PAYG Is A Good Thing! Don’t Freak Out (The ATO Is Not Stealing Your Money)

TAX 17 | 04 | 23

As a taxpayer, you may have encountered the term pay-as-you-go (PAYG).

PAYG is generally a good thing, but there can be confusion between PAYG withholding and PAYG instalments, particularly if you’re an individual who is eligible for both. Both are amounts by which your tax bill can be offset at the end of the financial year.

So there’s no need to worry – the ATO is not stealing your money. Here’s how to distinguish between the two types of PAYG you may have encountered as a taxpayer.

PAYG Withholding

As an employer, you have a role in helping your payees meet their end-of-year tax liabilities. You do this by collecting pay-as-you-go (PAYG) withholding amounts from payments you make to:

  • your employees
  • other workers, such as contractors that you have voluntary agreements with
  • businesses that don’t quote their Australian business number (ABN).

This is to assist in minimising the impact of your employee’s tax bill at the end of the financial year. If you’re an employee, there’s no need to worry about this amount – it is what is used to work out how much tax you may owe or be owed by the Australian Taxation Office at the end of the year.

Payments other than income from employment may also need tax withheld, including:

  • investment income to someone who does not provide their TFN
  • dividends, interest and royalties paid to non-residents of Australia
  • payments to certain foreign residents for activities related to gaming, entertainment and sports, and construction
  • payments to Australian residents working overseas
  • super income streams and annuities
  • payments made to beneficiaries of closely held trusts.

PAYG Instalments

Pay-as-you-go (PAYG) instalments are regular tax prepayments on your business and investment income.

They’re a way to offset your tax bill by paying regular instalments at the end of the financial year. This way, you should not have a large tax bill when you lodge your tax returns.

If your financial situation has changed, your expected tax may also change. This means your current PAYG instalments may add up to more or less than your tax at the end of the year.

When Do You Have To Pay PAYG Instalments? 

If you are an individual (including a sole trader) or trust, you will automatically enter the PAYG instalments system if you have all of the following:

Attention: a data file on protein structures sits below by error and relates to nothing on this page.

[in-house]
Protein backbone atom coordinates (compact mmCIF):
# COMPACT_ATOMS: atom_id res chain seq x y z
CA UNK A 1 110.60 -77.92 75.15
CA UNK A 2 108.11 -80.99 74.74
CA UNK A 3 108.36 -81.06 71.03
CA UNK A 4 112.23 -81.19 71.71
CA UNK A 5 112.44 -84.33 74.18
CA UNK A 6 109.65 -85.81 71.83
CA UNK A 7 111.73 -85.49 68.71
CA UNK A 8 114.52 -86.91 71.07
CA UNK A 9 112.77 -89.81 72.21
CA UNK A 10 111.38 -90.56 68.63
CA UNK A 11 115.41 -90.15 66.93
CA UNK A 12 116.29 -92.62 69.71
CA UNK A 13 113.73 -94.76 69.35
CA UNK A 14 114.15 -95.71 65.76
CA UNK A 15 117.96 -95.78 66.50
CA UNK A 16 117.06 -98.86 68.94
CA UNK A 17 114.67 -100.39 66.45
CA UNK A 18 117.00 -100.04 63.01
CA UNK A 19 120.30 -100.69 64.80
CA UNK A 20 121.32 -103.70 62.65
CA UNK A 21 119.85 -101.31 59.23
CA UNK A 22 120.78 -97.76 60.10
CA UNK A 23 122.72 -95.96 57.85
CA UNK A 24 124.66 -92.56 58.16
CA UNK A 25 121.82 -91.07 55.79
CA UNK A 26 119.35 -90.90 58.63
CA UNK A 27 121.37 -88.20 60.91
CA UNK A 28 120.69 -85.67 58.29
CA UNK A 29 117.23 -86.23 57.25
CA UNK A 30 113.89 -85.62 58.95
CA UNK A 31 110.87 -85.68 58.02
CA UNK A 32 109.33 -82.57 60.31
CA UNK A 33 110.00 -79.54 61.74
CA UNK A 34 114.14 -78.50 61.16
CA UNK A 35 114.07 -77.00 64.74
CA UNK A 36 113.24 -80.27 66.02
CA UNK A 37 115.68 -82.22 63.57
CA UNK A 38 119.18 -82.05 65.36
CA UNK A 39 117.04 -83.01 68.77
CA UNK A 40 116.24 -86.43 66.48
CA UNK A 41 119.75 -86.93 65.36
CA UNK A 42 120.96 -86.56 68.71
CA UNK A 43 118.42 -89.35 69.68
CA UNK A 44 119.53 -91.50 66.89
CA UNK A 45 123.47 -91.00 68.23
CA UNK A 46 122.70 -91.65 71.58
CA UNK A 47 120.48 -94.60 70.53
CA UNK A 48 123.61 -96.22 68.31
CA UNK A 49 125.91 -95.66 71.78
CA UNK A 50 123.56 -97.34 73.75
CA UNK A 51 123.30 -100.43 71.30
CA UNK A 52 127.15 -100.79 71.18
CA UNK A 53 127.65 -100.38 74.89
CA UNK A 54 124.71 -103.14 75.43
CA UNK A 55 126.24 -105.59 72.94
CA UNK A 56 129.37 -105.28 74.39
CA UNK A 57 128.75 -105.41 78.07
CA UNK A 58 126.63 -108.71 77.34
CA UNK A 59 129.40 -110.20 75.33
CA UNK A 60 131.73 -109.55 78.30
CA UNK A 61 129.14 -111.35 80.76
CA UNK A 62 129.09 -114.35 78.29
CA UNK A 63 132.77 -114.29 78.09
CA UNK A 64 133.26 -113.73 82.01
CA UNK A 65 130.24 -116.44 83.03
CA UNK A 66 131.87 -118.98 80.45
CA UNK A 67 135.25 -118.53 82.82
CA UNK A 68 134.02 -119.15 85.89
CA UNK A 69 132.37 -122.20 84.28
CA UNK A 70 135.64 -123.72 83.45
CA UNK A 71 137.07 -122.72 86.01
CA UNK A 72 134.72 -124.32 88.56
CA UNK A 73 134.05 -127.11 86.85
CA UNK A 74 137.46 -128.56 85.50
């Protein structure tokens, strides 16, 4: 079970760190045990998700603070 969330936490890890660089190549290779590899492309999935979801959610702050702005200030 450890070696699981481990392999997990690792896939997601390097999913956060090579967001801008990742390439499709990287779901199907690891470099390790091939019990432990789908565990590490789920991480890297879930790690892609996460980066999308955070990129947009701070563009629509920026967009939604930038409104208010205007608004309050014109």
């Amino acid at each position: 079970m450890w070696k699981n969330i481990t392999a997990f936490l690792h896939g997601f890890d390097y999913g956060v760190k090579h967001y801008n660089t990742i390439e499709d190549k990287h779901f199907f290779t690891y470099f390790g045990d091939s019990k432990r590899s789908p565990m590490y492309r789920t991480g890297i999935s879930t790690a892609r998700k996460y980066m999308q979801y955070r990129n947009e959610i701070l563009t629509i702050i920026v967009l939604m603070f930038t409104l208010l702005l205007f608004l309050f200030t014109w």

• instalment income from your latest tax return of $4,000 or more
  • tax payable on your latest notice of assessment of $1,000 or more, and
  • an estimated (notional) tax of $500 or more.

A company or super fund will automatically enter the PAYG instalments system if any of the following apply:

  • it has instalment income from its latest tax return of $2 million or more
  • it has an estimated (notional) tax of $500 or more, or
  • it is the head company of a consolidated group.

PAYG Varying Instalments

You can vary your PAYG instalments if you think your current payments will result in you paying too much or too little tax for the income year. Variations must be made on or before the payment due date (28 days after the end of each quarter, generally).

You do not have to vary your PAYG instalments at all. It will not change how much income tax you pay for the year.

After you lodge your tax return, if your instalments were:

  • too high, the excess is refunded to you
  • too low, you pay the shortfall.

Your varied amount will apply for all your remaining instalments unless you make another variation before the end of the income year.

You might need to vary your PAYG instalments if any disasters over the past financial year have impacted you.

If you cannot pay your instalment amount, you should still lodge your instalment notice and discuss a payment arrangement with the ATO. You may wish to obtain advice from a tax agent on whether you should vary your instalments.


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